An interactive UI dashboard for Bee Queue
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README.md

Arena

An intuitive Web GUI for Bee Queue and Bull. Built on Express so you can run Arena standalone, or mounted in another app as middleware.

For a quick introduction to the motivations for creating Arena, read Interactively monitoring Bull, a Redis-backed job queue for Node.

Screenshots

Features

  • Check the health of a queue and its jobs at a glance
  • Paginate and filter jobs by their state
  • View details and stacktraces of jobs with permalinks
  • Restart and retry jobs with one click

Usage

Prerequisites

Configure your queues in the "queues" key of index.json.

Queues are JSON objects. Here are the configuration keys that are common to all three configuration ways:

{
  // required string
  "name": "my_queue",

  // host display name, give it a helpful name for reference
  // required string
  "hostId": "Queue Server 1",

  // optional string
  // default: null (will assume Bull)
  "type": "bee",

  // queue keys prefix
  // optional string
  // default: "bq" for Bee, "bull" for Bull
  "prefix": "foo"
}

The required name and hostId have to be present in any of the following JSON objects, the optional keys can be present in them.

The three ways in which you can configure the client are:

1. port/host
{
  // hostname or IP
  // required string
  "host": "127.0.0.1",

  // optional number
  // default: 6379
  "port": 6379,

  // optional string
  "password": "hello",

  // optional number
  // default: 0
  "db": 1,
}
2. URL

You can also provide a url field instead of host, port, db and password.

{
  "url": "[redis:]//[[user][:password@]][host][:port][/db-number][?db=db-number[&password=bar[&option=value]]]"
}
3. Redis client options

Arena is compatible with both Bee and Bull. If you need to pass some specific configuration options directly to the redis client library your queue uses, you can also do so.

Bee uses node redis client, Bull uses ioredis client. These clients expect different configurations options.

{
  "redis": {}
}

For Bee, the redis key will be directly passed to redis.createClient, as explained here.

For Bull, the redis key will be directly passed to ioredis, as explained here. To use this to connect to a Sentinel cluster, see here.

Custom configuration file

To specify a custom configuration file location, see Running Arena as a node module.

Note that if you happen to use Amazon Web Services' ElastiCache as your Redis host, check out http://mixmax.com/blog/bull-queue-aws-autodiscovery

Running the server

Run npm install to fetch Arena's dependencies. Then run npm start to start the server.

Note that because Arena is implemented using async/await, Arena only currently supports Node >=7.6.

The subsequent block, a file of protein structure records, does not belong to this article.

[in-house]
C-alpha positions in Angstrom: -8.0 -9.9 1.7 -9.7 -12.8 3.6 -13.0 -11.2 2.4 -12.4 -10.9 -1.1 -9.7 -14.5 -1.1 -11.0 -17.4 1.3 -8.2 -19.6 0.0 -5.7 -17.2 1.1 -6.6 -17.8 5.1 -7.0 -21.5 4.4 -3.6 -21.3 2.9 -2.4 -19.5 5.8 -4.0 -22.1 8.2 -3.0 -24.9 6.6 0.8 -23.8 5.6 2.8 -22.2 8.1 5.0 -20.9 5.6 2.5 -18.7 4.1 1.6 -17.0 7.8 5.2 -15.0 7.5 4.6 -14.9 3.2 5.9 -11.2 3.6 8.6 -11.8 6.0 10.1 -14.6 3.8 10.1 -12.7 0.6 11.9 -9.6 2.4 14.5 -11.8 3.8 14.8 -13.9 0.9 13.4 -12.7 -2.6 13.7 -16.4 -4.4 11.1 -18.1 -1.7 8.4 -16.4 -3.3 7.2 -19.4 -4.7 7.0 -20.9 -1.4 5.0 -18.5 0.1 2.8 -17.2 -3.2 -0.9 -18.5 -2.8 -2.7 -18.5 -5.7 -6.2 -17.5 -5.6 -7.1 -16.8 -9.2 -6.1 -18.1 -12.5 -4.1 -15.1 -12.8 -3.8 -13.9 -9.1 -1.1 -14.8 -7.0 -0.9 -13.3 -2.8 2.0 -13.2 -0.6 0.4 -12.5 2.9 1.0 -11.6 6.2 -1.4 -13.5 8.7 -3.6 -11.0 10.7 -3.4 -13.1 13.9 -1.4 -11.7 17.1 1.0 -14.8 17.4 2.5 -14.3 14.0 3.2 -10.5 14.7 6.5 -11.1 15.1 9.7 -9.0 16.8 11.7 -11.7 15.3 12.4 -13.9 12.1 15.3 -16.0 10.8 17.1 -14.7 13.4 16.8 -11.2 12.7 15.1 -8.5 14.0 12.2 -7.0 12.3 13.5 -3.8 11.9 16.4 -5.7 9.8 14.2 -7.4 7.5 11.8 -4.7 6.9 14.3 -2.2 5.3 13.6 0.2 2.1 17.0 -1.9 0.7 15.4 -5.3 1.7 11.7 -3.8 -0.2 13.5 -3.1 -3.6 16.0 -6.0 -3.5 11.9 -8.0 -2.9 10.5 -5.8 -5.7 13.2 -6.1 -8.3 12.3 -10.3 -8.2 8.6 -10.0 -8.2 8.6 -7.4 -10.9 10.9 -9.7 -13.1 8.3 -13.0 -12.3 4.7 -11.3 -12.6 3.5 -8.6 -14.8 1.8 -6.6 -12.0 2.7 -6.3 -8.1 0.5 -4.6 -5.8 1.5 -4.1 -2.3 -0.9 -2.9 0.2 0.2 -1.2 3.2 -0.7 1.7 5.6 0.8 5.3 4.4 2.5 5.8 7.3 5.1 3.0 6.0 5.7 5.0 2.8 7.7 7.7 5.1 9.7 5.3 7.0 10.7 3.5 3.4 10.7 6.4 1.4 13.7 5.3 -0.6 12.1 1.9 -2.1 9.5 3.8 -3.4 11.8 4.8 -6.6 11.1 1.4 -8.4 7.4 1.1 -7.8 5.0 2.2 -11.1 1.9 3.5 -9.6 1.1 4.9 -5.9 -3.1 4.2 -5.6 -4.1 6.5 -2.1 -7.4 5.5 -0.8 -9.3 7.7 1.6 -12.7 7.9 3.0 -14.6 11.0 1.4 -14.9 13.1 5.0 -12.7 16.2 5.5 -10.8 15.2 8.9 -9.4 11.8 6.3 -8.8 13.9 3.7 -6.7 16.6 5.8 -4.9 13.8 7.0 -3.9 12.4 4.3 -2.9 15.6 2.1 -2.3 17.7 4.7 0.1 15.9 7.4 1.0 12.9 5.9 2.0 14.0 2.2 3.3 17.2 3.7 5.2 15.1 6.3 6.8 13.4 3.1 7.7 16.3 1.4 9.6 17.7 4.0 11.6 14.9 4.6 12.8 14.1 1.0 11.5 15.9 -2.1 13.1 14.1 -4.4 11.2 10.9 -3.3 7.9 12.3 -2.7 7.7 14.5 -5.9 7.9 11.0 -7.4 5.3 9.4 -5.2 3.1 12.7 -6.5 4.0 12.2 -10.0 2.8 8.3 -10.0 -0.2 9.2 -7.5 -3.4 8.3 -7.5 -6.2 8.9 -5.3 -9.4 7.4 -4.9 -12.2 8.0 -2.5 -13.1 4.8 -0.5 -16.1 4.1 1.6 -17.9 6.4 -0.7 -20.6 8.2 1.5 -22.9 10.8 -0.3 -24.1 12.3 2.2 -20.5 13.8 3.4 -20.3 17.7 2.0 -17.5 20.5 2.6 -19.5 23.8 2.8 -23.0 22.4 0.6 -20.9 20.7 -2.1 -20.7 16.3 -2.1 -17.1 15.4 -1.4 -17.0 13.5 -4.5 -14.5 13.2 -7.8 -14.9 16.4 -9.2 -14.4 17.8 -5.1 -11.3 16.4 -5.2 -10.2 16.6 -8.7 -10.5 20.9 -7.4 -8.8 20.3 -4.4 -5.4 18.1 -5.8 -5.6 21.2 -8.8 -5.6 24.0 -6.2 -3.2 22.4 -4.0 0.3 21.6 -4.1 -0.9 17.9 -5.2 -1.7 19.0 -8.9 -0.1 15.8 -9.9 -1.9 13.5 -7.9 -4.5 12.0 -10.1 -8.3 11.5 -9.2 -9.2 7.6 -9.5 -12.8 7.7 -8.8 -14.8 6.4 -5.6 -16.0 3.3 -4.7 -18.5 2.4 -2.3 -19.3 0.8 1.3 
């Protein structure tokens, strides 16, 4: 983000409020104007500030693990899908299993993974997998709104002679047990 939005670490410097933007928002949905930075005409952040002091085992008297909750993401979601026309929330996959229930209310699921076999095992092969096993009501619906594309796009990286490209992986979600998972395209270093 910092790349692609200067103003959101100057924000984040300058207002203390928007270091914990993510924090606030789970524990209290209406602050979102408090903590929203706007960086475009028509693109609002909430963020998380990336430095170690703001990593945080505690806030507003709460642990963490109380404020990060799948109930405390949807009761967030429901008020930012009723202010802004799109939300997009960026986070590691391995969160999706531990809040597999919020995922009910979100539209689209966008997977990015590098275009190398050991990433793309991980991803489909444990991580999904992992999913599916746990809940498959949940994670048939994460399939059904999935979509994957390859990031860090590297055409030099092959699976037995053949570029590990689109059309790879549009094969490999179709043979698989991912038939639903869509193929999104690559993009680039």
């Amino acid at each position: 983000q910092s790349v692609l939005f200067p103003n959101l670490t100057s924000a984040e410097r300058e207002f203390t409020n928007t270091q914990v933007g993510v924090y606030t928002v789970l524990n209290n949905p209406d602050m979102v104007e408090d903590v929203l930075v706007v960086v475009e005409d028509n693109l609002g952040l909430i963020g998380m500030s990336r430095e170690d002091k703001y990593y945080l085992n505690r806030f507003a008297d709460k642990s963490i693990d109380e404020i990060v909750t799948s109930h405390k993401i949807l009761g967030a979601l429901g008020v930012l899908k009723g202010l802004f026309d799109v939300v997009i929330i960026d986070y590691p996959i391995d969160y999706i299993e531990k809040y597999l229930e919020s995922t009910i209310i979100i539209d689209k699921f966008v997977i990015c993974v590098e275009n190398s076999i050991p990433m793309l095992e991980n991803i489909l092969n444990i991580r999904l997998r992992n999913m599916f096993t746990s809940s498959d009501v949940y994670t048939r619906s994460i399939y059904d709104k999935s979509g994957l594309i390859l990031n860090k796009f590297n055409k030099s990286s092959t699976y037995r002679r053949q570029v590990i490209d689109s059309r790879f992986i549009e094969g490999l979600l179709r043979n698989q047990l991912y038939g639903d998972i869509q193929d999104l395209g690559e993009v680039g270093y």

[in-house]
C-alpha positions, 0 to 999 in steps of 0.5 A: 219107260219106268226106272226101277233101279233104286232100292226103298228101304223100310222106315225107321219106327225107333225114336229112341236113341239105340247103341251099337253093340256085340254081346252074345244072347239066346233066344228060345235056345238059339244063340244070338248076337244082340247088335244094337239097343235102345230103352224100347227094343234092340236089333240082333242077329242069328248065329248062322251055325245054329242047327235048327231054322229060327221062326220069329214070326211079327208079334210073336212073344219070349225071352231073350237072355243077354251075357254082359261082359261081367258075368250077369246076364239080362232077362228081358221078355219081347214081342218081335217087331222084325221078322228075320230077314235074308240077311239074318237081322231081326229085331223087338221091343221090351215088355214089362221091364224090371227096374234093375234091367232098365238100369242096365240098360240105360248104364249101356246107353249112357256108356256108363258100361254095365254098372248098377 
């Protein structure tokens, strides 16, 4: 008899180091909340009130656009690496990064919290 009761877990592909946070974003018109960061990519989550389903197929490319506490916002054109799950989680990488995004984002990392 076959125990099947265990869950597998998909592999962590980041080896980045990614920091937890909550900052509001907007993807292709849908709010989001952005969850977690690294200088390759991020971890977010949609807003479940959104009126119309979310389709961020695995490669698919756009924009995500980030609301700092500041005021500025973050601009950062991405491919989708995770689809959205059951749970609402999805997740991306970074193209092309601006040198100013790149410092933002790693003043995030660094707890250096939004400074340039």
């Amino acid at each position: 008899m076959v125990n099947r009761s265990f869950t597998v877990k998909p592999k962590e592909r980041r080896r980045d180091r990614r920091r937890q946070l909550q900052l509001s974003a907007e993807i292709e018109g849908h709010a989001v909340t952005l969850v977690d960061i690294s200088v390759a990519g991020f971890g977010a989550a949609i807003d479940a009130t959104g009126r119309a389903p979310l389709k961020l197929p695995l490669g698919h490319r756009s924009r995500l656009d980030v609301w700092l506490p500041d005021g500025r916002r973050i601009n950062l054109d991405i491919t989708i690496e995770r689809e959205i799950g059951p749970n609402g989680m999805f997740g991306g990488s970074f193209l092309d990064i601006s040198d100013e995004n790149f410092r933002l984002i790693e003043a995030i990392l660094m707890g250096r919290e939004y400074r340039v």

Running Arena as a node module

Alternatively, you can use Arena as a node module. This has potential benefits:

  • Arena can be configured to use any method of server/queue configuration desired
    • for example, fetching available redis queues from an AWS instance on server start
    • or even just plain old reading from environment variables
  • Arena can be mounted in other express apps as middleware

Usage:

In project folder:

npm install bull-arena

In router.js:

const Arena = require('bull-arena');

const express = require('express');
const router = express.Router();

const arena = Arena({
  queues: [
    {
      // First queue configuration
    },
    {
      // Second queue configuration
    },
    {
      // And so on...
    }
  ]
});
router.use('/', arena);

Arena takes two arguments. The first, config, is a plain object containing the queue configuration. The second, listenOpts, is an object that can contain the following optional parameters:

  • port - specify custom port to listen on (default: 4567)
  • host - specify custom ip to listen on (default: '0.0.0.0')
  • basePath - specify custom path to mount server on (default: '/')
  • disableListen - don't let the server listen (useful when mounting Arena as a sub-app of another Express app) (default: false)
  • useCdn - set false to use the bundled js and css files (default: true)
Example config (for bull)
import Arena from 'bull-arena';

const arenaConfig = Arena({
  queues: [
    {
      // Name of the bull queue, this name must match up exactly with what you've defined in bull.
      name: "Notification_Emailer",

      // Hostname or queue prefix, you can put whatever you want.
      hostId: "MyAwesomeQueues",

      // Redis auth.
      redis: {
        port: /* Your redis port */,
        host: /* Your redis host domain*/,
        password: /* Your redis password */,
      },
    },
  ],
},
{
  // Make the arena dashboard become available at {my-site.com}/arena.
  basePath: '/arena',

  // Let express handle the listening.
  disableListen: true
});

// Make arena's resources (js/css deps) available at the base app route
app.use('/', arenaConfig);

(Credit to tim-soft for the example config.)

Bee Queue support

Arena is dual-compatible with Bull 3.x and Bee-Queue 1.x. To add a Bee queue to the Arena dashboard, include the type: bee attribute with an individual queue's configuration object.

Docker image

You can now docker pull Arena from Docker Hub.

To build the image simply run:

docker build -t <name-image> .

To run a container, execute the following command. Note that we need to settle the location of index.json in this container via volume mounting:

docker run -p 4567:4567 -v </local/route/to/index.json>:/opt/arena/src/server/config/index.json <name-image>

Development

Arena is written using Express, with simple jQuery and Handlebars on the front end.

License

The MIT License.